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A Surly Safin Exits Early at Wimbledon

On a dreary day, Russian complains about grass surface, surrenders to countryman Tursunov.

June 23, 2004|Diane Pucin | Times Staff Writer

WIMBLEDON, England — The day was unpleasant -- dank and gray and worthy of producing grouches and grinches.

So maybe Marat Safin's mind and body were swallowed up by the ugliness of the weather. If there is another explanation for a world-ranked tennis player abandoning his pride and bailing out on a final point while being featured on a show court at Wimbledon, then whining about the difficulty of dragging his cranky self around the grass courts of Wimbledon, it might be best not to learn about it.

Safin, 24, winner of one U.S. Open title and twice an Australian Open finalist, most recently in January, was summarily dismissed by 21-year-old Russian countryman Dmitry Tursunov, 4-6, 7-5, 6-3, 7-6 (7-1), in a first-round surrender Tuesday.

Tursunov, 21, is no slouch, having upset Gustavo Kuerten at last year's U.S. Open, but he ranks only 70th in the world and is called "Surfer Dude" by his fellow Russians because he lives in Roseville, Calif., near Sacramento. This isn't a geography contest, after all, and the lack of surf in Roseville isn't common knowledge in Moscow.

Safin's incomprehensible squandering of talent, however, has become widely known.

On match point, Tursunov sent a whistling forehand passing shot skimming over the net and easily past an unmoving Safin, who shrugged, then walked away, a first-round loser where he has been a quarterfinalist.

"I didn't feel like playing," Safin said. "I don't like to play on this surface. I don't feel like I'm moving. Every time, I don't know how it's going to bounce. So after a while, just, I get bored. I lost completely motivation and I give up."

There was an antidote for Safin's surliness and the uninviting weather, which left play suspended early and such stars as second-seeded Andy Roddick and third-seeded Guillermo Coria with unfinished business. Roddick was up, 4-2, over Taiwanese qualifier Yeu-Tzuoo Wang, and Coria, into the second day of his first-round match against Wesley Moodie, was up, 6-4, 6-7 (3), 6-3, 6-7 (3), 5-3, 30-30.

Mark Philippoussis was the day-brightener. Last year's unseeded finalist arrived here without having won a match in five months. Still, Wimbledon's seeding committee put him 11th, and after his emphatic 6-3, 6-4, 6-2 pounding of Belgium's Christophe Rochus, a qualifier, Philippoussis was reverential in his appreciation of the moment.

"If you're not going to switch on at this tournament, then there's no use playing," he said. "Might as well put the rackets in the closet."

Tim Henman, trying for the 11th time to win his home country's title, lost the first set to Ruben Ramirez-Hidalgo, a 26-year-old Spaniard who had never won a Grand Slam match, and was down two set points in the second.

But "Our Tim" righted himself and pleased partisans packed into Court 1 and the thousands of others waving Union Jacks and sitting on the damp grass of Henman Hill, watching a big-screen television. Henman recovered and won, 4-6, 7-6 (6), 6-4, 6-2.

And Sandra Kleinova, a 26-year-old Czech journeywoman who had been 0-6 here, burst into tears before she reached the net to receive congratulations from her upset victim, sixth-seeded French Open finalist Elena Dementieva.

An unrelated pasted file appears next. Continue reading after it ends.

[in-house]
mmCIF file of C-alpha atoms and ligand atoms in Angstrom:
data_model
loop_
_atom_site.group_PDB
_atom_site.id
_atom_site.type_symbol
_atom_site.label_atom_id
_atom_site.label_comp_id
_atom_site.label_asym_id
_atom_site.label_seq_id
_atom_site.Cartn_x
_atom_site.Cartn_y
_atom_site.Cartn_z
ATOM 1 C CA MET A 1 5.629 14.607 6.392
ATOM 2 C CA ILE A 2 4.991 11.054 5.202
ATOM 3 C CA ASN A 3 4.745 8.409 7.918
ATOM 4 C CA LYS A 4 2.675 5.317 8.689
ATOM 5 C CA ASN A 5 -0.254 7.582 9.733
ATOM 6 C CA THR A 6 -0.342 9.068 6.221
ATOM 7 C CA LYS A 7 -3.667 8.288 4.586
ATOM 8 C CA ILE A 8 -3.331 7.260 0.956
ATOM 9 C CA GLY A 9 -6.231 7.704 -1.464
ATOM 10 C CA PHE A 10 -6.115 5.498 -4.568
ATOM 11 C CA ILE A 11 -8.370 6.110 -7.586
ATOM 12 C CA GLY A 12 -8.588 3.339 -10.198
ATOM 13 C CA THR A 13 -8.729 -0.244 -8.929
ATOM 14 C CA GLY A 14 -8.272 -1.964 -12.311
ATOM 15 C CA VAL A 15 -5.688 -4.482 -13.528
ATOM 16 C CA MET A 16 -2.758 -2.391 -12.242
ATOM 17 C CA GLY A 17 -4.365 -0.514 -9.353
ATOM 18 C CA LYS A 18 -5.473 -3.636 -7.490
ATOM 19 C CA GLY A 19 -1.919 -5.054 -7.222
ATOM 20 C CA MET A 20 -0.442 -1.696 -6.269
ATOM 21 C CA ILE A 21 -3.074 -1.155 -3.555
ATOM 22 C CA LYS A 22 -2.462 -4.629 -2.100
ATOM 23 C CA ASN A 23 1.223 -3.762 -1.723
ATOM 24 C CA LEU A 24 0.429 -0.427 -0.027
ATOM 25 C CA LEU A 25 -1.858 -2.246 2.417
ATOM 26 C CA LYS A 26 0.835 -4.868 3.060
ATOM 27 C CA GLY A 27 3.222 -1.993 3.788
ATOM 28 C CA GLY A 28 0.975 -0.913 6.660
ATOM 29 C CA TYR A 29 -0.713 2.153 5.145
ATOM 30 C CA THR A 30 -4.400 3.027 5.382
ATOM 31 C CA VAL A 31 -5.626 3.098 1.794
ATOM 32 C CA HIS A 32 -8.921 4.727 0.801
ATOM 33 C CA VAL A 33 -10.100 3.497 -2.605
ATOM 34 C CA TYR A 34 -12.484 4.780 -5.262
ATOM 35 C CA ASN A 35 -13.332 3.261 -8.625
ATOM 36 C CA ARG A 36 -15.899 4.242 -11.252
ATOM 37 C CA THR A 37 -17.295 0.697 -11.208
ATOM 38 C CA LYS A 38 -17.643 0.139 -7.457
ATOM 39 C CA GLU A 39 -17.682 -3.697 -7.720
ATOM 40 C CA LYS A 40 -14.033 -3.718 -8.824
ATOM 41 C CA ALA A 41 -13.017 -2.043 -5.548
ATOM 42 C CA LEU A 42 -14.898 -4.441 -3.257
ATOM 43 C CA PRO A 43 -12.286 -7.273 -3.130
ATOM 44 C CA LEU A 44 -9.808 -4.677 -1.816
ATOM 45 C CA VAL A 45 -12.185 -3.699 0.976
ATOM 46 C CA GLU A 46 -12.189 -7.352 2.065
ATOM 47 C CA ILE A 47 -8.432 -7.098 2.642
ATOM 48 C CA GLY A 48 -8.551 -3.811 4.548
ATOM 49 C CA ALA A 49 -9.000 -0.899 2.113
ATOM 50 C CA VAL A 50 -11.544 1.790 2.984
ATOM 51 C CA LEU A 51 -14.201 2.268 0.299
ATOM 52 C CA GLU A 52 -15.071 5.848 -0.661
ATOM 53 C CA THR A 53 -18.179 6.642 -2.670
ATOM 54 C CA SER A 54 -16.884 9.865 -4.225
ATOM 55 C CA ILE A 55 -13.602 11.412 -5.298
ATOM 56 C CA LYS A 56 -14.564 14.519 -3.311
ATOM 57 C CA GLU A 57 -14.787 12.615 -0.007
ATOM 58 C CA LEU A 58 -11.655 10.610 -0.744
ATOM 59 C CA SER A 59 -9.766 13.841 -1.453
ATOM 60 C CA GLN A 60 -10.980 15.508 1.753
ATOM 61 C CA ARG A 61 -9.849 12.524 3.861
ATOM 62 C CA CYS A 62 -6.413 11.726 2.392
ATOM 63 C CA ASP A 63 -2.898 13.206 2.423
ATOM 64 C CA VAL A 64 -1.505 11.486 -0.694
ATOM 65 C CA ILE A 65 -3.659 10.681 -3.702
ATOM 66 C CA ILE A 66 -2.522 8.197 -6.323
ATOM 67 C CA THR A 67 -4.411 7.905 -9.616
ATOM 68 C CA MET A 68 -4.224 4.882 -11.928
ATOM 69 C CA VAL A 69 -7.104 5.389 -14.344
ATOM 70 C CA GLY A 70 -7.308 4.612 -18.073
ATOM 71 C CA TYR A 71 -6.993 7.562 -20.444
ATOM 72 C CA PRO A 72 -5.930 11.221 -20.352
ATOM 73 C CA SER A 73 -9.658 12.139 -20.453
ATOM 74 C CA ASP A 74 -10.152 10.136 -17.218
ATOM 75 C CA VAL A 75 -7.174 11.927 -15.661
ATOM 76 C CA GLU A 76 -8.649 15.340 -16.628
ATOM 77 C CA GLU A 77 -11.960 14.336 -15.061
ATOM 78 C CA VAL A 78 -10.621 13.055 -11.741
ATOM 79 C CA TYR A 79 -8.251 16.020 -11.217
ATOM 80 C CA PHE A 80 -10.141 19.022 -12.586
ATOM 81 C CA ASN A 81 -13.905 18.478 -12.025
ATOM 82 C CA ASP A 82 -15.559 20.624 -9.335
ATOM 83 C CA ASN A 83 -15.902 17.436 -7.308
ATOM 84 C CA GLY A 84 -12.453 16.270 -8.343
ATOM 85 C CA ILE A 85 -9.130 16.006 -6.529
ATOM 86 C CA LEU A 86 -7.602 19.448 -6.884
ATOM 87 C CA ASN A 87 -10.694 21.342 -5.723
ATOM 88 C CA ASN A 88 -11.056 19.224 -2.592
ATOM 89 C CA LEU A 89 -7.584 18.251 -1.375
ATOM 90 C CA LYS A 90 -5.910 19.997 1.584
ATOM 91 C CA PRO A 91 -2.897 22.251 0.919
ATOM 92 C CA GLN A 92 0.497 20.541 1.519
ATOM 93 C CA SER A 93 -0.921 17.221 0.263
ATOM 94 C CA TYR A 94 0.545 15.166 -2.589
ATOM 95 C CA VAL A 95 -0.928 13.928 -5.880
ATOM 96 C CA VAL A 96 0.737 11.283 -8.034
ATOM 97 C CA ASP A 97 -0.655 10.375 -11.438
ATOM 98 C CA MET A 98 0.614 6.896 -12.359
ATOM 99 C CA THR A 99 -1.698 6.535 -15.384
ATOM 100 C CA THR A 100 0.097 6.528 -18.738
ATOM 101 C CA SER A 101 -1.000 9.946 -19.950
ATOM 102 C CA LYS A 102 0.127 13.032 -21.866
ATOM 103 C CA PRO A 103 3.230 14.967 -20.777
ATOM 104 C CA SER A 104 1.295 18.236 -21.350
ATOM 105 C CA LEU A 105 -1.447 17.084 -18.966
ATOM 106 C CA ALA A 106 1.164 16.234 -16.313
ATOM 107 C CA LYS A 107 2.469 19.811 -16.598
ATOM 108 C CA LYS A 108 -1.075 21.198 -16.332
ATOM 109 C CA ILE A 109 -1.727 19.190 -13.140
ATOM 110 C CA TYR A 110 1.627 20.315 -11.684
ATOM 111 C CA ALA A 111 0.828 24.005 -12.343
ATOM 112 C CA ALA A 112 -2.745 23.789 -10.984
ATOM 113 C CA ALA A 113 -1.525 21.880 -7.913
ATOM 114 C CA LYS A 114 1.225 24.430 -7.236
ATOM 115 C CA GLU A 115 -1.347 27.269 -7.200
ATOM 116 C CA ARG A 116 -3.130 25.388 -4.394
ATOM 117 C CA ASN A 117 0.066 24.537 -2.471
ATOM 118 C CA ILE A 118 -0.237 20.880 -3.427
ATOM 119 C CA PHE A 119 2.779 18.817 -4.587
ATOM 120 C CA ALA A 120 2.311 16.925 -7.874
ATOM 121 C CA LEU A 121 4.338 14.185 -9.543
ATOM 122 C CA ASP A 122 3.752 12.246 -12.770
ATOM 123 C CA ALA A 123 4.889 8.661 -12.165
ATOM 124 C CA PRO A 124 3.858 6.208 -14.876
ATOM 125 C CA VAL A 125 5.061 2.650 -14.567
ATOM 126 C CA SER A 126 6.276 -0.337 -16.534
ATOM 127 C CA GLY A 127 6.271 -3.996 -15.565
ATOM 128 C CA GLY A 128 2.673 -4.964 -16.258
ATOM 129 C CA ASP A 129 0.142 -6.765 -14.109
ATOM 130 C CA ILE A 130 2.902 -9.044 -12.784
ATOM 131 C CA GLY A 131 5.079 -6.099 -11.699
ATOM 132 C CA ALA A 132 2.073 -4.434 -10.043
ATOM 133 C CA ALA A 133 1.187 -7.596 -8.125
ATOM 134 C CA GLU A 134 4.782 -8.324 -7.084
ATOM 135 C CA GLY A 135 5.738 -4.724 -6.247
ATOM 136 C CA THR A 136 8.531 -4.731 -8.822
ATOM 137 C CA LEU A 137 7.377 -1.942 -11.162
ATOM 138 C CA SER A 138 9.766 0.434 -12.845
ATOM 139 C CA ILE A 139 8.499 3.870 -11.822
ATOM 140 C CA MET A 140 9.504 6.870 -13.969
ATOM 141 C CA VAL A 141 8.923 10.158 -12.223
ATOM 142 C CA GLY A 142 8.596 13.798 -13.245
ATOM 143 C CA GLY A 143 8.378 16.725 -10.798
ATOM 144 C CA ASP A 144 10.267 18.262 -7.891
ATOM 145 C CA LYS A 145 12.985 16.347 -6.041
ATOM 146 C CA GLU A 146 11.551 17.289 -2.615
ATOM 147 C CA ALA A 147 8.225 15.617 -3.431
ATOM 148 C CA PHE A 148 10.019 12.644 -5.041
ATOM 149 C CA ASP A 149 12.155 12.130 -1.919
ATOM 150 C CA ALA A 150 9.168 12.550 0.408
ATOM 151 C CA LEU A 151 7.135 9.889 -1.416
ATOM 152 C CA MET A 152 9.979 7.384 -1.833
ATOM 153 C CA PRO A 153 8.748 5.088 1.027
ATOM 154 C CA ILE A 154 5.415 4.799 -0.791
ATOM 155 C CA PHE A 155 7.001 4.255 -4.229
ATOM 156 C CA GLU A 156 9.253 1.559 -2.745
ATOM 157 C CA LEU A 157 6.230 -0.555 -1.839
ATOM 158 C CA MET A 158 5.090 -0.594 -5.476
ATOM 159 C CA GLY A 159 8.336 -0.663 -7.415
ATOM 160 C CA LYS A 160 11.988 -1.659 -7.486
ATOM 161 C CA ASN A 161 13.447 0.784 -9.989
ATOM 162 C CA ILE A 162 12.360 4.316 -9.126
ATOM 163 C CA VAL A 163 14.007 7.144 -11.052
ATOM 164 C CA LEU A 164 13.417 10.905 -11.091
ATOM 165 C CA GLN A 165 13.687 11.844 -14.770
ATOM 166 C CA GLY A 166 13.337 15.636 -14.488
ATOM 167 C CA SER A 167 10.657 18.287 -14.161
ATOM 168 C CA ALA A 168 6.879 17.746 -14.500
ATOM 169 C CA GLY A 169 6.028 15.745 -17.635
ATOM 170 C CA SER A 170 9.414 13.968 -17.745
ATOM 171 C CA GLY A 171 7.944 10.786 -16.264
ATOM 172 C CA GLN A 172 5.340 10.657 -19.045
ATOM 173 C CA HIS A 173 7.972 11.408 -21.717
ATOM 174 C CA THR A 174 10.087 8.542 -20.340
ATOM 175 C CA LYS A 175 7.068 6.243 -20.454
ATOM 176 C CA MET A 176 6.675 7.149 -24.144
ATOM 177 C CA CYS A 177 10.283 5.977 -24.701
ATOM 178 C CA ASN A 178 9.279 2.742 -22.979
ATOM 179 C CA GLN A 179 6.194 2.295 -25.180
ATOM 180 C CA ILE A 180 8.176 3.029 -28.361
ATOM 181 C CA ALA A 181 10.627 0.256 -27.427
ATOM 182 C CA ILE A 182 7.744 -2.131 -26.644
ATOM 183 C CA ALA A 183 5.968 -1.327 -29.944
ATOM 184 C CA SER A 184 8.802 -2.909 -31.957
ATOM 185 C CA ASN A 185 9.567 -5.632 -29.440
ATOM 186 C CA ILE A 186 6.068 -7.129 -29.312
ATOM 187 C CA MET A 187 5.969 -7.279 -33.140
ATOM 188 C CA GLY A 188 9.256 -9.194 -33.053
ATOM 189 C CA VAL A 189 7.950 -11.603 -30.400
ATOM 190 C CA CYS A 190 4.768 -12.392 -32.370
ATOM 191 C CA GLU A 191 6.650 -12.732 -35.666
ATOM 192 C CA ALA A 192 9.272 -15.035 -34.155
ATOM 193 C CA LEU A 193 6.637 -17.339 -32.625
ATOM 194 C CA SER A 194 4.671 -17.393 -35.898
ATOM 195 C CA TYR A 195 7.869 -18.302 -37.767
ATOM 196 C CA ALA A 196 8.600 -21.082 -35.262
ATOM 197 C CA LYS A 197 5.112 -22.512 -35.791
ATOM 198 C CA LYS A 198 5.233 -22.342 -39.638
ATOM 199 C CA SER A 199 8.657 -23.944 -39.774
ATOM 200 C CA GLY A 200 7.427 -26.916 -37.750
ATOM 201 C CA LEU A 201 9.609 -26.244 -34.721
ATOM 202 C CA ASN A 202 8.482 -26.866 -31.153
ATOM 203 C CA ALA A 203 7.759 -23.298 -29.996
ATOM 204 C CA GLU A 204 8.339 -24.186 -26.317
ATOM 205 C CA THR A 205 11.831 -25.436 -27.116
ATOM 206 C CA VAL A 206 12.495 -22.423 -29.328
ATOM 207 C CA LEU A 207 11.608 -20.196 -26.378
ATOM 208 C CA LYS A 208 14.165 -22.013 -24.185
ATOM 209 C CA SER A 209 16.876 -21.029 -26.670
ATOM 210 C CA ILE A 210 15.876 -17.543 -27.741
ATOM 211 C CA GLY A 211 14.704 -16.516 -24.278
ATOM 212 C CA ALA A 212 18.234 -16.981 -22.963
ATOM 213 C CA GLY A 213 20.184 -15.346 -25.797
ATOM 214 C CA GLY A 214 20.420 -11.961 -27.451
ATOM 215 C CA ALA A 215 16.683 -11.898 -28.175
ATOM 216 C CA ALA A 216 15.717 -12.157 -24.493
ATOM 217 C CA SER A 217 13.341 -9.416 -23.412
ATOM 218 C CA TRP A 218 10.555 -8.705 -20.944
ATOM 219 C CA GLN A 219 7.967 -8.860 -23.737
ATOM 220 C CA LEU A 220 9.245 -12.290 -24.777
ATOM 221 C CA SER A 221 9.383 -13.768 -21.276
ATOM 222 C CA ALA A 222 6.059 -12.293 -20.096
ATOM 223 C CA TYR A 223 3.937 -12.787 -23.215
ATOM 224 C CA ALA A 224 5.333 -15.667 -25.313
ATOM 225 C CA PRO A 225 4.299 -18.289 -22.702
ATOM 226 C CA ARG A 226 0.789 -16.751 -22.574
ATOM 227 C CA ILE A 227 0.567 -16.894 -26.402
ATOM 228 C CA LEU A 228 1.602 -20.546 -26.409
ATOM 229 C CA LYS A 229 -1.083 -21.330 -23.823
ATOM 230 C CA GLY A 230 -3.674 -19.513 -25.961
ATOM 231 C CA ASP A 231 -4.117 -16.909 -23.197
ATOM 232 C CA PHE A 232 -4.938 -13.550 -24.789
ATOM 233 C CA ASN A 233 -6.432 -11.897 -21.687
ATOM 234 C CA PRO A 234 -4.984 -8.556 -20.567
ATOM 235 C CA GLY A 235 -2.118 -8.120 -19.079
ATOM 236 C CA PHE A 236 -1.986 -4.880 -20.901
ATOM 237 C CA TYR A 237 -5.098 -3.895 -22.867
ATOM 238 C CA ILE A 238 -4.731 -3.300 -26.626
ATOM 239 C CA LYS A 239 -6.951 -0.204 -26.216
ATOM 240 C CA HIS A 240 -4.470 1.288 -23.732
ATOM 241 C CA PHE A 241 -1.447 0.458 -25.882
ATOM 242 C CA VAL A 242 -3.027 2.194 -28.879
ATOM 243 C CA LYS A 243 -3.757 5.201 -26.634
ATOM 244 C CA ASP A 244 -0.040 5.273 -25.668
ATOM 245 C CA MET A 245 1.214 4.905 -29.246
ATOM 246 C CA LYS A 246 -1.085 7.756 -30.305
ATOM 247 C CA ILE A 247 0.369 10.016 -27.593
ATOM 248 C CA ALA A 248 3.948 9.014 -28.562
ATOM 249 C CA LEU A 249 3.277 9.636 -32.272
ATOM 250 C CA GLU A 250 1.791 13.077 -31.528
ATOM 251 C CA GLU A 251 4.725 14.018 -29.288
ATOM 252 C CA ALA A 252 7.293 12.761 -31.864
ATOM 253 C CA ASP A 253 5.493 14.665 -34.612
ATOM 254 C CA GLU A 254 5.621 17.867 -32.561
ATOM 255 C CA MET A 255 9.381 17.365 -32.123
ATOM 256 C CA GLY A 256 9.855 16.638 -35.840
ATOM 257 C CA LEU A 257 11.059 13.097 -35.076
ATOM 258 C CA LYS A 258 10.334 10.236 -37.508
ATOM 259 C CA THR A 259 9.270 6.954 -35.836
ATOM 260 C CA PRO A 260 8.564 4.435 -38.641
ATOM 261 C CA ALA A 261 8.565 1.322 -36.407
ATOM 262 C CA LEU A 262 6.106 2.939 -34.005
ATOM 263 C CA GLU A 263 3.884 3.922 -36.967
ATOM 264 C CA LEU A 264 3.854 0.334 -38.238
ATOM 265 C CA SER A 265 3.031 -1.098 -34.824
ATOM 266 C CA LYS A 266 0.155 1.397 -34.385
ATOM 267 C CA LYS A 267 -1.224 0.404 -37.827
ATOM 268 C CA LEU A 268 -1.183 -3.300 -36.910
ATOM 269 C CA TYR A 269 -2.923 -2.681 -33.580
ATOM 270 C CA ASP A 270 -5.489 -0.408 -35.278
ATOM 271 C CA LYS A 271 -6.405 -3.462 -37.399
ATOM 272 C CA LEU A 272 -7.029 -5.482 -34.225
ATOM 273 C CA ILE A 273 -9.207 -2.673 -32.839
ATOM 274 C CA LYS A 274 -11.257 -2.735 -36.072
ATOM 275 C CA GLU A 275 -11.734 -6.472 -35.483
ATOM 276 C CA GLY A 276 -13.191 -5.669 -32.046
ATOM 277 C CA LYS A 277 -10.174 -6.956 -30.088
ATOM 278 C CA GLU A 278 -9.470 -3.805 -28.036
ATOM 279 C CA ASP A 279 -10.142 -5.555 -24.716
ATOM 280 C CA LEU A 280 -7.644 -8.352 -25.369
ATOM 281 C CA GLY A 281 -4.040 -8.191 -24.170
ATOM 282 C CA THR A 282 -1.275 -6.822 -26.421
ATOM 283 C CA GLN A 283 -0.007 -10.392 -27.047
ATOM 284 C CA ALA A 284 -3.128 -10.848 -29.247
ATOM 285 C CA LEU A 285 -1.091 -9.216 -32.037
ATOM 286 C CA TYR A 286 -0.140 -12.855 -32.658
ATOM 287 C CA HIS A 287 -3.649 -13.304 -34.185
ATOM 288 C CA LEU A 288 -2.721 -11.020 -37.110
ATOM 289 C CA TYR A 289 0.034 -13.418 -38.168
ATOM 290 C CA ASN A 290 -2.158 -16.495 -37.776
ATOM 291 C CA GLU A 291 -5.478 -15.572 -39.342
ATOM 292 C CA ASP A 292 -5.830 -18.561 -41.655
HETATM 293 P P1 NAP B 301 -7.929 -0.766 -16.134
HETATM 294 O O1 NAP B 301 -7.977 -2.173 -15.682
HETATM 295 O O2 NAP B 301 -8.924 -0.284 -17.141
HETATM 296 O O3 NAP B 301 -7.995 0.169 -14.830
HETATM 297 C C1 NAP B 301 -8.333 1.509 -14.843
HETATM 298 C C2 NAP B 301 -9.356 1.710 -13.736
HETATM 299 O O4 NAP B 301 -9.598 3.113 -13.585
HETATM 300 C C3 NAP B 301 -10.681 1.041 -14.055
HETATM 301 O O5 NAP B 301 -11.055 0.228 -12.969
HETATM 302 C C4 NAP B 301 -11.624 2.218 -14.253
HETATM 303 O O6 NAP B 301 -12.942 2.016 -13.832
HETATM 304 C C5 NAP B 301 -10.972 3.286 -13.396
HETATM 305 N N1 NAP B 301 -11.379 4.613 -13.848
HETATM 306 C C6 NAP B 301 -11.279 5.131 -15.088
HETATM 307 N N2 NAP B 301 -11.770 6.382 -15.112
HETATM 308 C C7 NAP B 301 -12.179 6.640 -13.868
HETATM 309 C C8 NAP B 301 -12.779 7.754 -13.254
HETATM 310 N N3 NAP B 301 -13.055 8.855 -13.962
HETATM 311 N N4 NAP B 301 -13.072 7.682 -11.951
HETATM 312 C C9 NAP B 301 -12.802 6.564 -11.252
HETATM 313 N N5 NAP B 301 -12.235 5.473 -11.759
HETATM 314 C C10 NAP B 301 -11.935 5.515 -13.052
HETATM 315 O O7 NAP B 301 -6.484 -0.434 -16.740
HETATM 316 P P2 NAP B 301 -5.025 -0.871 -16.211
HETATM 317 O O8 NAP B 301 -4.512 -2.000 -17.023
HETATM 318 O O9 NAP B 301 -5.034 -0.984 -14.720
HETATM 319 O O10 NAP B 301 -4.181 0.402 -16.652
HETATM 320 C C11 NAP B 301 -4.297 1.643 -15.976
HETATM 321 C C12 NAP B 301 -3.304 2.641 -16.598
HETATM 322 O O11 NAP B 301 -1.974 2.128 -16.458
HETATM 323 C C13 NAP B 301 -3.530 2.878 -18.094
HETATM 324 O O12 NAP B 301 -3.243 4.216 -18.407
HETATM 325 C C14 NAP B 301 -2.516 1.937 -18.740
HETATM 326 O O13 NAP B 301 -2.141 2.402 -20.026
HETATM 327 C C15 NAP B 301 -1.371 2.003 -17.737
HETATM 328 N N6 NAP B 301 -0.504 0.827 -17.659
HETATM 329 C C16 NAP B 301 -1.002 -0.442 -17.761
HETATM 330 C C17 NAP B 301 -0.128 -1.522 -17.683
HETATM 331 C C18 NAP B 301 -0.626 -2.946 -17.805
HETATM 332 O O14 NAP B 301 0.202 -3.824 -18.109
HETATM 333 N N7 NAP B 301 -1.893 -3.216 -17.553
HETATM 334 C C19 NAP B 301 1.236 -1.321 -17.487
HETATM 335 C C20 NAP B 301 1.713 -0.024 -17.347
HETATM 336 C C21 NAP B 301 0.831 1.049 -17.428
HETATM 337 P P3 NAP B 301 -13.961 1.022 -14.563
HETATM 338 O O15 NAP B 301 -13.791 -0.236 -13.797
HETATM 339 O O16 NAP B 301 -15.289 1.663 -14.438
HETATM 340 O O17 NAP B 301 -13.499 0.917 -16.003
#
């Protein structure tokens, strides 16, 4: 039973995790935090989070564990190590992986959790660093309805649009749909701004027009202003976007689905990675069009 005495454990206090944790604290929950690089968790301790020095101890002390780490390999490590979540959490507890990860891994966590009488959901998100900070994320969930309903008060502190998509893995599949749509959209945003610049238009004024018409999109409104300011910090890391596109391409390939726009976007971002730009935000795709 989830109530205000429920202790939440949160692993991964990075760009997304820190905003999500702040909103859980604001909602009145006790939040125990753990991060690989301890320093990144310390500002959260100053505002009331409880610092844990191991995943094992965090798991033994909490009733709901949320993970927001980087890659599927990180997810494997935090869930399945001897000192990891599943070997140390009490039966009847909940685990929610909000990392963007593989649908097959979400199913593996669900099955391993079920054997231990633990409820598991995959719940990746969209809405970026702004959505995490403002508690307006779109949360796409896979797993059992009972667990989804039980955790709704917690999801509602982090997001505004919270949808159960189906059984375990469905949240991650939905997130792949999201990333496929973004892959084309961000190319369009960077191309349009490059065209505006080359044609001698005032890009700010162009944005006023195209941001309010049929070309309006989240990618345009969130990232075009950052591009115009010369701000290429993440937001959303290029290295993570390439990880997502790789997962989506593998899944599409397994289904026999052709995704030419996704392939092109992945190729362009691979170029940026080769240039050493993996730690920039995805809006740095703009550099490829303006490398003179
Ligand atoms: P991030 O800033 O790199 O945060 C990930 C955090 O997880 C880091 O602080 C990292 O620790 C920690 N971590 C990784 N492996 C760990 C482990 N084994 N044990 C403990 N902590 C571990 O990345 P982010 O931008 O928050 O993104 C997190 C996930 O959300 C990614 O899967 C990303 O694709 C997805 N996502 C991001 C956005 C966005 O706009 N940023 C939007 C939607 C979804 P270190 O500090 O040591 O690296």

Kleinova called her 6-4, 1-6, 6-4 victory "my best life moment because this is the best tournament."

There were more than the usual number of first-round upsets in the women's draw, which usually provides none. Svetlana Kuznetsova, seeded eighth and another rising Russian who had won a Wimbledon warmup Saturday, was knocked out by 118th-ranked Virginie Razzano of France, 7-6 (4), 3-6, 6-4. And 17th-seeded Chanda Rubin, playing in her 12th Wimbledon, squandered a 5-0 first-set lead and lost to Marion Bartoli of France, 7-6 (5), 6-3.

Defending women's champion Serena Williams wasn't threatened with a loss in her 6-3, 6-1 win over Jie Zheng of China, but she wasn't dominant either. Williams whacked 24 unforced errors, faced 10 break points and grew testy when asked about her untidy performance.

"I'm going to come in here, you guys are going to coach me now?" she said. "You're going to talk about unforced errors?"

That's the problem with 24 of those mistakes. Someone always notices.

But Williams redeemed her reputation by speaking enthusiastically about England's soccer team, which has advanced to the quarterfinals of the European Championships.

Williams' exuberant waves and smiles, as well as her big serve, one of which was clocked at 121 mph, swallowed up the petite Jie, who bowed politely to acknowledge Williams and the cheers of a crowd eager to help the underdog.

Disputing criticism of her play, Williams said, "Honestly, I think this is one of the few times I did pretty decent. I'm working on different things, and I think it's important to get that in the first round, as opposed to trying to work on them in the quarterfinals or semifinals."

Among those who advanced through the rain Tuesday were ninth-seeded Carlos Moya and Americans Mardy Fish, seeded 14th, and Jan-Michael Gambill. American Meghann Shaughnessy, the 32nd seed, also made it to the second round.

And a record was set when South African Wayne Ferreira upset 28th-seeded Ivan Ljubicic of Croatia, 5-7, 7-6 (5), 7-5, 6-2. This made 55 consecutive Grand Slam tournaments played by Ferreira, beating by one the record of Stefan Edberg.

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